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The board of Australia Post has hit back at former chief executive Christine Holgate during a submission to a Senate inquiry on Tuesday.
The organisation’s chair, Lucio Di Bartolomeo has staunchly rejected Holgate’s claim that she was “unlawfully” stood down over the Cartier watches scandal.
In what appears to be another case of the Morrison government throwing a high-functioning female over the coals in order to distract from the incompetence of his own office, Christine Holgate resigned as Australia Post chief executive following a revelation that no one really appeared that outraged about except the embattled PM
Morrison ordered an investigation into Australia Post’s purchase of luxury watches, worth thousands of dollars each, as a reward for executives who helped to secure a lucrative deal.
It was a scapegoating that timed well with the shit fight the PM was facing over the sports rorts scandal – which was only dealt with when Morrison made another woman, Senator Bridget McKenzie, resign from the cabinet – because women can’t stop causing all these problems for this government.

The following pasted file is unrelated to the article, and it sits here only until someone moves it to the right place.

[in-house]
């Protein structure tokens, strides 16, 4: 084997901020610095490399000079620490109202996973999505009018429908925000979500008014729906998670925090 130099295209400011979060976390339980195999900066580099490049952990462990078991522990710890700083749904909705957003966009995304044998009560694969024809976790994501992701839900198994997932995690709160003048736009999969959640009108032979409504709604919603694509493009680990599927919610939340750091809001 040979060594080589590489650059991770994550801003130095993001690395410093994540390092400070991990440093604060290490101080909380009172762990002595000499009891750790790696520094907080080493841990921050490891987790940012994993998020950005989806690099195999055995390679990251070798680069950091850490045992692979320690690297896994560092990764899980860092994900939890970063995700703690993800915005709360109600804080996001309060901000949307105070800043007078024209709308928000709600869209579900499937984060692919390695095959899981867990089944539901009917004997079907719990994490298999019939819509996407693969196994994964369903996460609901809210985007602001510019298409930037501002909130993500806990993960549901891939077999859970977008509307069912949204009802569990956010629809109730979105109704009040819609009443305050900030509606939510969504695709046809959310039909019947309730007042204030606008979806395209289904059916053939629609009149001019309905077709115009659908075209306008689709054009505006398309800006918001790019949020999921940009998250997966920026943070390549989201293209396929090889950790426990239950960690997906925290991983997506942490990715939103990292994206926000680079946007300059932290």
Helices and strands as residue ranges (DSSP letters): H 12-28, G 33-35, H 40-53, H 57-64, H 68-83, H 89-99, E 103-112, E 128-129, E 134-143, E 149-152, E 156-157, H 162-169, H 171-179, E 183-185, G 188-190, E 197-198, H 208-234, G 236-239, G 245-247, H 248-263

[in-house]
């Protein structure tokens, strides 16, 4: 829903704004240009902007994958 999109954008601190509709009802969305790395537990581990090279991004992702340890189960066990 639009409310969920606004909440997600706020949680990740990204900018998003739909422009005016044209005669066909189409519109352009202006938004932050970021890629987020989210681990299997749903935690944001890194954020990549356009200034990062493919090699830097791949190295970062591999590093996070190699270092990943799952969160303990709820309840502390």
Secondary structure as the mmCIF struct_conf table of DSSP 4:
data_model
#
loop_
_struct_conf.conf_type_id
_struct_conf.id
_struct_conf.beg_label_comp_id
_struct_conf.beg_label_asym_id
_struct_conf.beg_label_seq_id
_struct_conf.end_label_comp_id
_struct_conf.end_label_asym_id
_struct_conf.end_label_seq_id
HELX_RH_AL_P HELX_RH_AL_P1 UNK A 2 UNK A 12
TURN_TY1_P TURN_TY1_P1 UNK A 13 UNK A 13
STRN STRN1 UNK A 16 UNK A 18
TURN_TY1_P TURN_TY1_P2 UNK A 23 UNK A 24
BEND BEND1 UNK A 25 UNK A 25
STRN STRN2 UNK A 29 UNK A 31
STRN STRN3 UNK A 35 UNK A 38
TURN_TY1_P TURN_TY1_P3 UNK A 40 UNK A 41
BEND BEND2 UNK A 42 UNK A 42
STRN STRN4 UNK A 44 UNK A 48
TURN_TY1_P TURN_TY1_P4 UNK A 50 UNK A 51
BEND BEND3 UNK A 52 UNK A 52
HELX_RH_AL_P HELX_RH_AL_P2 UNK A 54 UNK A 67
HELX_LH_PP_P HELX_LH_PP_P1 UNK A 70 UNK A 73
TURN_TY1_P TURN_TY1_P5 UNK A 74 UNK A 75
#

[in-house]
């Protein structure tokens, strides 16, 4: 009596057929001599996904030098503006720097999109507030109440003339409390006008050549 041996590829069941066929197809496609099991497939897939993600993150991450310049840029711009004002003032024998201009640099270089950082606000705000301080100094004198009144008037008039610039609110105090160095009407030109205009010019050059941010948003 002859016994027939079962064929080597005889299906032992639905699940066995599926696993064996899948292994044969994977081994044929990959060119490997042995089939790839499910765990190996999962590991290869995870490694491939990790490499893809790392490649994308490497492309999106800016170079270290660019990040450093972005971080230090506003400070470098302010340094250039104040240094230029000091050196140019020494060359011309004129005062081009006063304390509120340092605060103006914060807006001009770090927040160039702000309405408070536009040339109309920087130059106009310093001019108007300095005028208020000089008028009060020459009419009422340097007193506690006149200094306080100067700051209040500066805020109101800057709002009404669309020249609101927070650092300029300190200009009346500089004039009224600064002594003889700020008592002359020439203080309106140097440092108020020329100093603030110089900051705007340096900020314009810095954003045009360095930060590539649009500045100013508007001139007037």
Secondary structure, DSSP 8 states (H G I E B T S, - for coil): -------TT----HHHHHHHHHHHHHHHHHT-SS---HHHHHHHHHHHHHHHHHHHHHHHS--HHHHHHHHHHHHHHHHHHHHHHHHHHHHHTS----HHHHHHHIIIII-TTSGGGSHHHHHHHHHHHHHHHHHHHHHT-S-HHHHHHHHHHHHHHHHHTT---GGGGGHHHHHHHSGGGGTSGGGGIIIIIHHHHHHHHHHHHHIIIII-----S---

During the Senate Inquiry on Tuesday, Holgate publicly attacked the organisation’s chair, Lucio Di Bartolomeo, accusing him of “unlawfully” standing her down
However, the new Liberal-Party-appointee-stacked postal service has now responded, releasing a statement that aimed to correct Ms Holgate’s claims.
“Nah nah nah” read the press release.
“It’s got nothing to do with us taking execution orders from the government to vilify and blame a strong female to take the spotlight off a government that’s acheived nothing but debt since it’s inception”
“It’s got nothing to do with Morrison trying to use a bunch of fairly acceptable corporate gifts as an excuse for how much money he has spent bribing voters in marginal seats’
“Christine Holgate was made to stand down for her ludicrous suggestion that Australia Post run a bit more efficiently if the Post Offices stayed open for a couple hours after people knocked off work”
“Absolutely ridiculous to expect us to allow people to use the service after close of business, even for half an hour”
“What’s next? They want the banks to stay open on bloody weekends!!?”